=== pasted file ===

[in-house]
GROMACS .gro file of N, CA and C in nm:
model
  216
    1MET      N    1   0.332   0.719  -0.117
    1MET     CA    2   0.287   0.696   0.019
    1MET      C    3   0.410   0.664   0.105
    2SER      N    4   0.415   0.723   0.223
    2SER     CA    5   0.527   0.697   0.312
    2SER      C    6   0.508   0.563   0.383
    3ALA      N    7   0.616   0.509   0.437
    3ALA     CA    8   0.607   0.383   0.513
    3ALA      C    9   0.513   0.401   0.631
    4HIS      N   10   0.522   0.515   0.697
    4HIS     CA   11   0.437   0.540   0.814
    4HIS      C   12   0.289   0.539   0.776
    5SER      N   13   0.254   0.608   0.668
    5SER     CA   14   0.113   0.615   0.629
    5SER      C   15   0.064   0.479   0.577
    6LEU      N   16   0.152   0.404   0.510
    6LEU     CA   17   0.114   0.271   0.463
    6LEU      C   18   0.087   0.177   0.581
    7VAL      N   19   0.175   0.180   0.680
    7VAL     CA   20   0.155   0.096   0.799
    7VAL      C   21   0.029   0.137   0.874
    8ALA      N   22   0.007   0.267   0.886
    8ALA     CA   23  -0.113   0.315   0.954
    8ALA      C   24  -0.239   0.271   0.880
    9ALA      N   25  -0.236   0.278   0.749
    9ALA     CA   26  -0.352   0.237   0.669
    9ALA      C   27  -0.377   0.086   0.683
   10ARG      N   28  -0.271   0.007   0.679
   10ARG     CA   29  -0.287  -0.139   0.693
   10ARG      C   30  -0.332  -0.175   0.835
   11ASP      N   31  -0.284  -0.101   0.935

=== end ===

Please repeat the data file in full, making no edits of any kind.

[in-house]
GROMACS .gro file of N, CA and C in nm:
model
  216
    1MET      N    1   0.332   0.719  -0.117
    1MET     CA    2   0.287   0.696   0.019
    1MET      C    3   0.410   0.664   0.105
    2SER      N    4   0.415   0.723   0.223
    2SER     CA    5   0.527   0.697   0.312
    2SER      C    6   0.508   0.563   0.383
    3ALA      N    7   0.616   0.509   0.437
    3ALA     CA    8   0.607   0.383   0.513
    3ALA      C    9   0.513   0.401   0.631
    4HIS      N   10   0.522   0.515   0.697
    4HIS     CA   11   0.437   0.540   0.814
    4HIS      C   12   0.289   0.539   0.776
    5SER      N   13   0.254   0.608   0.668
    5SER     CA   14   0.113   0.615   0.629
    5SER      C   15   0.064   0.479   0.577
    6LEU      N   16   0.152   0.404   0.510
    6LEU     CA   17   0.114   0.271   0.463
    6LEU      C   18   0.087   0.177   0.581
    7VAL      N   19   0.175   0.180   0.680
    7VAL     CA   20   0.155   0.096   0.799
    7VAL      C   21   0.029   0.137   0.874
    8ALA      N   22   0.007   0.267   0.886
    8ALA     CA   23  -0.113   0.315   0.954
    8ALA      C   24  -0.239   0.271   0.880
    9ALA      N   25  -0.236   0.278   0.749
    9ALA     CA   26  -0.352   0.237   0.669
    9ALA      C   27  -0.377   0.086   0.683
   10ARG      N   28  -0.271   0.007   0.679
   10ARG     CA   29  -0.287  -0.139   0.693
   10ARG      C   30  -0.332  -0.175   0.835
   11ASP      N   31  -0.284  -0.101   0.935